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Pakistani Taliban Leader Likely Killed in US Airstrike

5:08 PM, Aug 7, 2009 • By BILL ROGGIO
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U.S. and Pakistani intelligence officials are pretty certain that Baitullah Mehsud, the top Taliban in Pakistan, is dead. Last night my sources were skeptical, and the reports have not yet been definitively confirmed, but Pakistani Taliban leaders, including one of Baitullah's senior deputies, are now confirming he is dead.

Baitullah Mehsud was one of the nastiest Taliban commanders in South Asia, and his death should be celebrated. But, ironically, one negative outcome of his death may be that Pakistan will now have the excuse it needs to cancel the Waziristan operation. Over at the Foundation for the Defense of Democracies, I've posted a more detailed analysis of the likely impact of Mehsud's death in both Pakistan and Afghanistan:

In Pakistan, the government and military may seize upon Baitullah's death to decide to declare victory in South Waziristan and end the military blockade and air strikes designed to defeat his Taliban forces. The military has previously stated it does not want to move into South Waziristan by force, and has no intentions of taking on other influential Taliban leaders in the region, such as North Waziristan's Hafiz Gul Bahadar and the Haqqani Family, and South Waziristan's Mullah Nazir .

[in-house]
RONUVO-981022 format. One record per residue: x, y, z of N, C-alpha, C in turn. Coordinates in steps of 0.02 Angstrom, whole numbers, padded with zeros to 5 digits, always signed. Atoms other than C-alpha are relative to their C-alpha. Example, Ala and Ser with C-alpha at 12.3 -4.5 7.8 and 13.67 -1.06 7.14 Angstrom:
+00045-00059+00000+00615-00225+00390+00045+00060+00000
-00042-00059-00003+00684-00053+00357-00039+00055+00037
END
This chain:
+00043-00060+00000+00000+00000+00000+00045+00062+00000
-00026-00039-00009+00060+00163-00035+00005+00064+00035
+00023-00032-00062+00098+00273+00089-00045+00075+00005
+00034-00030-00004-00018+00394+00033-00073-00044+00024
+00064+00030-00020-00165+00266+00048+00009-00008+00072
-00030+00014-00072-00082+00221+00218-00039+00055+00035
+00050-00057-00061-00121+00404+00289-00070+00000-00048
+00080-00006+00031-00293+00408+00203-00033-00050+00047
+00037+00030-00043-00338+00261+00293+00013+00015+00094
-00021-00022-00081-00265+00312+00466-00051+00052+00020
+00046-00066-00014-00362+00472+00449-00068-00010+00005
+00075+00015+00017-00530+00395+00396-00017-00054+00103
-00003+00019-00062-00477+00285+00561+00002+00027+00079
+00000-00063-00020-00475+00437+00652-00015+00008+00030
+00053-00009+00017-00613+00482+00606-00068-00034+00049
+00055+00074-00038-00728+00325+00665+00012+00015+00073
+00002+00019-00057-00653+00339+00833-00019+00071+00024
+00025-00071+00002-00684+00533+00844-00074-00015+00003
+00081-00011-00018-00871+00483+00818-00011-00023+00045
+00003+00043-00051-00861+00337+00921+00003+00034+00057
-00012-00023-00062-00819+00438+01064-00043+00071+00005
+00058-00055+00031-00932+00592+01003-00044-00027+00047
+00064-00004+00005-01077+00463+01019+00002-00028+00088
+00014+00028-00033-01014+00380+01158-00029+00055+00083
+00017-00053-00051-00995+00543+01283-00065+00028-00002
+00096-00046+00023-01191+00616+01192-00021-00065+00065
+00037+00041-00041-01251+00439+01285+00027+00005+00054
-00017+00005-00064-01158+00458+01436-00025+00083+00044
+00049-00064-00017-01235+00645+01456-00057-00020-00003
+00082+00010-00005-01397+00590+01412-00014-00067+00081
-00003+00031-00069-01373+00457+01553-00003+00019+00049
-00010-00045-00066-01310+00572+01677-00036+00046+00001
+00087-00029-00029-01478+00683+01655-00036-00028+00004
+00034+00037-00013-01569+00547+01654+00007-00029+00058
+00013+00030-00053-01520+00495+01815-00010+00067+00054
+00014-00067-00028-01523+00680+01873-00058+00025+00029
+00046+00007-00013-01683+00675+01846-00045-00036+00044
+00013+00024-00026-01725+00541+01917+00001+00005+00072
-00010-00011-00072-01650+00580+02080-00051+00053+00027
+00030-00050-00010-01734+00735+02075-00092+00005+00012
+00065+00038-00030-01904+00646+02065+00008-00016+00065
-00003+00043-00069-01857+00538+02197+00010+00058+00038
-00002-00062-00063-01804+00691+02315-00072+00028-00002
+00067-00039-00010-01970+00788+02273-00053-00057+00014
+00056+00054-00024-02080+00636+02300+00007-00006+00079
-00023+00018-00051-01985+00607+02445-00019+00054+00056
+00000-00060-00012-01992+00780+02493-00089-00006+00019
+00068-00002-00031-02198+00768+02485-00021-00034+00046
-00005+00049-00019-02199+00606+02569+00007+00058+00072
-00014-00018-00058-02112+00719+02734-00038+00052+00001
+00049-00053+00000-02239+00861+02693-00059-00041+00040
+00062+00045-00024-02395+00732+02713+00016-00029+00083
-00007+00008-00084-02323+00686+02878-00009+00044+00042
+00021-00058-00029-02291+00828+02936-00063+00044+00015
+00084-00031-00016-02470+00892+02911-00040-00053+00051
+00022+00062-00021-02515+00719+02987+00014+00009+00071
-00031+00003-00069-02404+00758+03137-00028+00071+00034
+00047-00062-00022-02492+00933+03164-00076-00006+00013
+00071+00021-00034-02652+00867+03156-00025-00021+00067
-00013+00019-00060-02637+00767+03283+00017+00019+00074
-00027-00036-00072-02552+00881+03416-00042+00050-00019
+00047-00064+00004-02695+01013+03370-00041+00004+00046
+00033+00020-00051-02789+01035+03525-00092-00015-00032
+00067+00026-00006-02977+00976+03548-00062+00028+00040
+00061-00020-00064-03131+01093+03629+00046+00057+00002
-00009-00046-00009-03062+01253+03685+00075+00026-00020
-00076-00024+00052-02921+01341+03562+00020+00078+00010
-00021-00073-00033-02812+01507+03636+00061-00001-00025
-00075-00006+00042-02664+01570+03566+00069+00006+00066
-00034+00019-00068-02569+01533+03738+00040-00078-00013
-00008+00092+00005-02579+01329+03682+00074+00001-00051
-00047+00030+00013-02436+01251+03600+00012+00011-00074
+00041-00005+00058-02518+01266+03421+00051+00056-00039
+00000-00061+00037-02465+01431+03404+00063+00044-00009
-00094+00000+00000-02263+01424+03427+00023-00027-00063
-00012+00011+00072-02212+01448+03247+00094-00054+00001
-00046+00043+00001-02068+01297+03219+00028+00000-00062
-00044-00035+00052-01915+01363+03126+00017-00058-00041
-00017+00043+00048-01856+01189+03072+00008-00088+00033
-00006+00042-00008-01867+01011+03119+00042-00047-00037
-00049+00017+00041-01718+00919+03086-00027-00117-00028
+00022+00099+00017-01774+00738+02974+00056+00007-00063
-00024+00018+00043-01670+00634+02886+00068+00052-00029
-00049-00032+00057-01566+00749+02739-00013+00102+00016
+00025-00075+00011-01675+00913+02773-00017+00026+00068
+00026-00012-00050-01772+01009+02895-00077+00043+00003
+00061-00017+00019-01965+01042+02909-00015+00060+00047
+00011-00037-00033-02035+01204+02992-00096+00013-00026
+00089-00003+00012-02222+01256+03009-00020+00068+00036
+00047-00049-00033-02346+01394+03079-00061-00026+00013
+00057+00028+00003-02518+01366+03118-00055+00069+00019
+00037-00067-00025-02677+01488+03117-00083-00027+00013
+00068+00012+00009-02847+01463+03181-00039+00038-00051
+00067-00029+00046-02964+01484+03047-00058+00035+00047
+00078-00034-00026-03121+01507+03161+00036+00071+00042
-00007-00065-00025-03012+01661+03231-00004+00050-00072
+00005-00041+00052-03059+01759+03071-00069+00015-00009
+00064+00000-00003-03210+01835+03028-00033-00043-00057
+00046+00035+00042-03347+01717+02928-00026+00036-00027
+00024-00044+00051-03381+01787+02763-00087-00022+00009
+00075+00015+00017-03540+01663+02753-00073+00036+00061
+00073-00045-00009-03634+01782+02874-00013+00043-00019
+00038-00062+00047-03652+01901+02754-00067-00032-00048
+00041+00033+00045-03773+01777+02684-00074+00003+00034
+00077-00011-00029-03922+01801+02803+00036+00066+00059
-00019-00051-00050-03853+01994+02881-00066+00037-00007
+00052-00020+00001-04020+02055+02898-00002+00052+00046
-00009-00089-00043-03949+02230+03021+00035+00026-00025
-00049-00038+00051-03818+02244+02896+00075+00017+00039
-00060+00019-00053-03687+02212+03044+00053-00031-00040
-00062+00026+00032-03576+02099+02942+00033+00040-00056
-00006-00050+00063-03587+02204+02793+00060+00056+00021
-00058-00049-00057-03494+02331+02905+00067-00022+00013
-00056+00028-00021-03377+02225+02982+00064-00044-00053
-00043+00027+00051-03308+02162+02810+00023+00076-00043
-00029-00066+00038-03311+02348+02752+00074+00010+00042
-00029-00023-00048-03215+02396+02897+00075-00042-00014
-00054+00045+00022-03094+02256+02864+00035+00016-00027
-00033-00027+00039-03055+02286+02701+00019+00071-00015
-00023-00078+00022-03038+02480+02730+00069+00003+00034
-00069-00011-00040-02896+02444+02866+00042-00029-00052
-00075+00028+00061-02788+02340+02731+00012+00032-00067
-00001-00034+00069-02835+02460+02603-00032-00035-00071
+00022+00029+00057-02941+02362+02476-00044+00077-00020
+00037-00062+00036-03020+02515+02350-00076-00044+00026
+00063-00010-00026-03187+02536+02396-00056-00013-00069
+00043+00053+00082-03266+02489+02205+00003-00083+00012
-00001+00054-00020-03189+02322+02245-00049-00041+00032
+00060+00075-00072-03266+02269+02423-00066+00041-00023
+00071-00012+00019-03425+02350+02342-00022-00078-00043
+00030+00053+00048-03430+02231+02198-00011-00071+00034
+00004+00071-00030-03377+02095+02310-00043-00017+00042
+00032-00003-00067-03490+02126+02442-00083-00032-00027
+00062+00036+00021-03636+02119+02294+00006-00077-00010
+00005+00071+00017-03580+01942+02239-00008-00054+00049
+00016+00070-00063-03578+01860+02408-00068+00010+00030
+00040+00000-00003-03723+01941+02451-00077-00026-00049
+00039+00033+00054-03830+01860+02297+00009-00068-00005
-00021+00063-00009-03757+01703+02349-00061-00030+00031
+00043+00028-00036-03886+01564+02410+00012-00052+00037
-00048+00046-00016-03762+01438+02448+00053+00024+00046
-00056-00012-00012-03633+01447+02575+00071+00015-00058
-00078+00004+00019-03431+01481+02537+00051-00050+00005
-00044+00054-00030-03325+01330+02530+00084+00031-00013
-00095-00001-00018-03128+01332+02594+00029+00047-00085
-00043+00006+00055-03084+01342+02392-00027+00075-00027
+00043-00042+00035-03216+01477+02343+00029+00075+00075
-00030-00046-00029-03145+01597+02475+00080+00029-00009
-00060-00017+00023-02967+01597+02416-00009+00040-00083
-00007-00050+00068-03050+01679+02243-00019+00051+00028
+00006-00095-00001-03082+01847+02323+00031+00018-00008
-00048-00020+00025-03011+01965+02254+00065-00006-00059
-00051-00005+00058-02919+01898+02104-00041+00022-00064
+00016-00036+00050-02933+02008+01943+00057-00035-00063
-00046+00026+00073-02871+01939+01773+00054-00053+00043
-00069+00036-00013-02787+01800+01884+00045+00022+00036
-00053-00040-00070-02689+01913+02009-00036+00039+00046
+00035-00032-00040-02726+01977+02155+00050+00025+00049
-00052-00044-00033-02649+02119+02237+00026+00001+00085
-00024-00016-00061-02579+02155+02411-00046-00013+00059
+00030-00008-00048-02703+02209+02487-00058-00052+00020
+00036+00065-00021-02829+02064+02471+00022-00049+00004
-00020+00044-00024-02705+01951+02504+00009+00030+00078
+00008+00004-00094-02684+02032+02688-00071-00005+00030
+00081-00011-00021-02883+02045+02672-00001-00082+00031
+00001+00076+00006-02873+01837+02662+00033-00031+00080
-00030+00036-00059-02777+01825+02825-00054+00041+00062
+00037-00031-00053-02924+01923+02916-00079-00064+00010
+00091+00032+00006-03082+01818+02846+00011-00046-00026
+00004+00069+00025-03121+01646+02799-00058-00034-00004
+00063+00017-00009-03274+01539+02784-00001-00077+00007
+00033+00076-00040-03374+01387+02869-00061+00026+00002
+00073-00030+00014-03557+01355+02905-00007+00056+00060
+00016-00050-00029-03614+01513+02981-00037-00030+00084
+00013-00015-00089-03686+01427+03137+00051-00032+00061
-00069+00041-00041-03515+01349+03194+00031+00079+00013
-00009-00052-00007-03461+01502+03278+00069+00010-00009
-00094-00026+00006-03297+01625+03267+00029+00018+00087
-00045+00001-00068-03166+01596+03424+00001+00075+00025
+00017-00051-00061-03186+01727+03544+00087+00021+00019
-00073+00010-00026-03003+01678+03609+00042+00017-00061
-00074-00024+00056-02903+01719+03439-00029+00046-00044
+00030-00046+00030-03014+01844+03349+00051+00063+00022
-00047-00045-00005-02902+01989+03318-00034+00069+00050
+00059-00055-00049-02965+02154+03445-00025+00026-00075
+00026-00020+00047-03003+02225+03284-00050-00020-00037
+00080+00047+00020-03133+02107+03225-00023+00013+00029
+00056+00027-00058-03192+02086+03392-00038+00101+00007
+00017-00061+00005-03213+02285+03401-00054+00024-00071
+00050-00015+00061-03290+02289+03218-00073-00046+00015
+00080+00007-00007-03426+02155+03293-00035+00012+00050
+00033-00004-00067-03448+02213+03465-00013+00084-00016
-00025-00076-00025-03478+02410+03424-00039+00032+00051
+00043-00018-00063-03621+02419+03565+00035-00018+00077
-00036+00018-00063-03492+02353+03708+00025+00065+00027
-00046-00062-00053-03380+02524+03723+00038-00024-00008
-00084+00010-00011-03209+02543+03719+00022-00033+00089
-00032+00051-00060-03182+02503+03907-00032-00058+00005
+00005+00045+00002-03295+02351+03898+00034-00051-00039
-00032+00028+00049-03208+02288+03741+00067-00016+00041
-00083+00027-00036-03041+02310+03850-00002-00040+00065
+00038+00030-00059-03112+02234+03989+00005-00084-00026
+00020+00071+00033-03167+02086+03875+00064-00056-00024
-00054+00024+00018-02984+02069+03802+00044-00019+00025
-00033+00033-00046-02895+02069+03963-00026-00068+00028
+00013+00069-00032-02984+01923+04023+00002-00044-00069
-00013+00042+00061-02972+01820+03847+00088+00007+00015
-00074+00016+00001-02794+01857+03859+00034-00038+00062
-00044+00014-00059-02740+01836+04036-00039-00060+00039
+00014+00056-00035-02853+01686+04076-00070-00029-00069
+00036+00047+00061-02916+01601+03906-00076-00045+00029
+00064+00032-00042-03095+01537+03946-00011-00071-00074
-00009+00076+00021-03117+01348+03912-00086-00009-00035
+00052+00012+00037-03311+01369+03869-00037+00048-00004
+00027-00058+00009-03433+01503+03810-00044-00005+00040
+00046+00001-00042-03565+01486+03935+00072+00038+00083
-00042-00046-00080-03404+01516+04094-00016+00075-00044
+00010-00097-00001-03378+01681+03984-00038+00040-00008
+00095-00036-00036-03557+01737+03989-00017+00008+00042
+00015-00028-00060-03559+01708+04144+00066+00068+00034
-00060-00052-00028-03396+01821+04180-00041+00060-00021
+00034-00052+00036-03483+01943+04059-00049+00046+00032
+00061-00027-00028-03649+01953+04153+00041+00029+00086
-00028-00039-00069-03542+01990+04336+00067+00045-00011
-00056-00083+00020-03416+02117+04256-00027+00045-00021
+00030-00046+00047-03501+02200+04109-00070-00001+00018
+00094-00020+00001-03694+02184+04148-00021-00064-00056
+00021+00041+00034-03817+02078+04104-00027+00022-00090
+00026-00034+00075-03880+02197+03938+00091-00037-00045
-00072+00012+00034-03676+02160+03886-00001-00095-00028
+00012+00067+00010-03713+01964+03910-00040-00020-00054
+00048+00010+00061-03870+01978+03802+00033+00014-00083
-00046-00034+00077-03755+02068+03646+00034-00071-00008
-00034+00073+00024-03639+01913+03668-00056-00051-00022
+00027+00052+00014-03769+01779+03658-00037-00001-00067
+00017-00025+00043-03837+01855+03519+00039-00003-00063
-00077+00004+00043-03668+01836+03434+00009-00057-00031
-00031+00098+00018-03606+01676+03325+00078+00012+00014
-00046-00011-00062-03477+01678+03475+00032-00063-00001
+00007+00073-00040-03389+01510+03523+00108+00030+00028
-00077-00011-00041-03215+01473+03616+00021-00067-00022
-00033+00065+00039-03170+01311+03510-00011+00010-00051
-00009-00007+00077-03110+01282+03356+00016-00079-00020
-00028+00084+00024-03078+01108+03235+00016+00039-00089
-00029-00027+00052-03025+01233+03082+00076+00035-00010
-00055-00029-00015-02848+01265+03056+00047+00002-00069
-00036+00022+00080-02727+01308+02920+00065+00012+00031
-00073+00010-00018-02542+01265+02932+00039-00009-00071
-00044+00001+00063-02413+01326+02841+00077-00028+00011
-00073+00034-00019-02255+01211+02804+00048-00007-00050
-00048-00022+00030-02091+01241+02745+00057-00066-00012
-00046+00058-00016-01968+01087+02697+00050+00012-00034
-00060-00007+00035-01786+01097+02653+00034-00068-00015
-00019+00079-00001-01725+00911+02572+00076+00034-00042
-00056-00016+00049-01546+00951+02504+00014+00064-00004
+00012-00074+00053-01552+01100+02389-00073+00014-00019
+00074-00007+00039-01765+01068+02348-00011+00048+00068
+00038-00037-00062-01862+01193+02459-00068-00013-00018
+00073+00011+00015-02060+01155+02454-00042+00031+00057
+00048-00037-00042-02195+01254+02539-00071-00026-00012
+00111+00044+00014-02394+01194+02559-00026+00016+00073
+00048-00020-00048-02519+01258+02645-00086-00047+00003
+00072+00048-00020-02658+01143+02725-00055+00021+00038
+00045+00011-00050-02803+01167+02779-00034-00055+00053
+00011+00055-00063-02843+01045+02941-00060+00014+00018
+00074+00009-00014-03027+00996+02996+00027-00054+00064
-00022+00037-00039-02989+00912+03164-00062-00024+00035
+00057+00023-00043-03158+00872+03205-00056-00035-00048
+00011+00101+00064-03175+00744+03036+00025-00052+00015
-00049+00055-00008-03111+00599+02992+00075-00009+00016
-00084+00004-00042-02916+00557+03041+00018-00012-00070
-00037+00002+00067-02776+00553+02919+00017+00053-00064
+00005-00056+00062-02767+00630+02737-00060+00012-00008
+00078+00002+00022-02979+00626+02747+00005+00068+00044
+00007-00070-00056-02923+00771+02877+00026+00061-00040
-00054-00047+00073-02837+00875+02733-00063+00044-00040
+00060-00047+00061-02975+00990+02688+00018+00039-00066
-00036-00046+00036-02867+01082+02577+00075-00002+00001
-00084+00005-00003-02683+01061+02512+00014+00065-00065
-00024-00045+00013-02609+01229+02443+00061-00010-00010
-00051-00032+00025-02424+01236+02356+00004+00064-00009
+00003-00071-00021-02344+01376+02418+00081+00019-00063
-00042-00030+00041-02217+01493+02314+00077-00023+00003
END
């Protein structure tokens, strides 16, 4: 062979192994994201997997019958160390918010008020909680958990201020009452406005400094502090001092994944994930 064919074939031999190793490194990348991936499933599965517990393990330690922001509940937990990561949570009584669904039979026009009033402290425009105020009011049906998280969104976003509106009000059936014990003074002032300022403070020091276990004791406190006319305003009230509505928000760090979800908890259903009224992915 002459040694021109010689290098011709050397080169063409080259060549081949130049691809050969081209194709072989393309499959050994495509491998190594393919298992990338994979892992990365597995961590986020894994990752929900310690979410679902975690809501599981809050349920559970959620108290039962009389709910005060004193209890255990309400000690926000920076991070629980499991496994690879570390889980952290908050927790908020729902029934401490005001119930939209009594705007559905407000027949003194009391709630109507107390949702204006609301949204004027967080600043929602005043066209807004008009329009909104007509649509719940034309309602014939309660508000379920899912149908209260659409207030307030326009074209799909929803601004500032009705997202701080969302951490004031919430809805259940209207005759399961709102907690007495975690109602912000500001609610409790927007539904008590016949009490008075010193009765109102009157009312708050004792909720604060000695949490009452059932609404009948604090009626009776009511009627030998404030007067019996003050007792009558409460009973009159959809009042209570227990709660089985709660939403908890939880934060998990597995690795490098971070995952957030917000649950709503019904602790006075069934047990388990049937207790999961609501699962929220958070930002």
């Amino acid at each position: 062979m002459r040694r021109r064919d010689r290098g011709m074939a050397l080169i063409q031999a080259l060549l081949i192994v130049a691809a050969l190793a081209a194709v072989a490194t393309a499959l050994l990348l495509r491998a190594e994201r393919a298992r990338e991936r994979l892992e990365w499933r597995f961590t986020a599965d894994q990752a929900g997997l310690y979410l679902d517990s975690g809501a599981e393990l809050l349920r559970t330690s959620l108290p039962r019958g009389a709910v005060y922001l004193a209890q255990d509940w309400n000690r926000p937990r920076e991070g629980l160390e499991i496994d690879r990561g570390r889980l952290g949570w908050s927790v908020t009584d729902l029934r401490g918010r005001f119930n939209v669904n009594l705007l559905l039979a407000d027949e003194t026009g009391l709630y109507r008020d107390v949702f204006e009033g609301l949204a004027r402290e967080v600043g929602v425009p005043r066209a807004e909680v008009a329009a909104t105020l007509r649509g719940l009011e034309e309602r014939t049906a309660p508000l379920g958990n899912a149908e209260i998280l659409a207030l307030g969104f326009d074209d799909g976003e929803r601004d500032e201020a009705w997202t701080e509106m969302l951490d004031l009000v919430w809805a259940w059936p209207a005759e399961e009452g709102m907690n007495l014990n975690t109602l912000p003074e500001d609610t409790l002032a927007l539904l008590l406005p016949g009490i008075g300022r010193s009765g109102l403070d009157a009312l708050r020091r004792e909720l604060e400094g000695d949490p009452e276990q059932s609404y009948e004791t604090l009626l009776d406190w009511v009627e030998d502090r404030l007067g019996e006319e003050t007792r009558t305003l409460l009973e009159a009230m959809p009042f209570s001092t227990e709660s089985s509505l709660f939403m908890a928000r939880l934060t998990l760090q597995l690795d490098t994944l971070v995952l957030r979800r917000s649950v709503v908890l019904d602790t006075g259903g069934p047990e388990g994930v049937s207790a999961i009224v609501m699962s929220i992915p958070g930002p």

An end to operations by the Pakistani government in South Waziristan would negatively impact NATO operations in Afghanistan, as pressure on the Pakistani Taliban would be lifted and would allow them to redouble efforts in Afghanistan as opposed to defending their territory in Pakistan's northwest.

The death of Baitullah will cause a crisis in the Pakistani Taliban's leadership, and may disrupt operations in the short term. Although the Pakistani Taliban has often been described as disparate, Baitullah effectively united the factions and directed operations that led to the Taliban's takeover of significant territory in Pakistan's northwest. The Taliban will expend time and effort determining Baitullah's successor, the restructuring of the group's leadership, and outlining its new direction. Already, attacks in Pakistan have decreased over the past month after the Pakistani Army took on the Taliban in Swat. Since going underground, the Pakistani Taliban have been regrouping and are planning the next phase of their insurgency. It is unclear if the Taliban will refocus effort onto Afghanistan or continue attacks against the Pakistani state.

More over at FDD.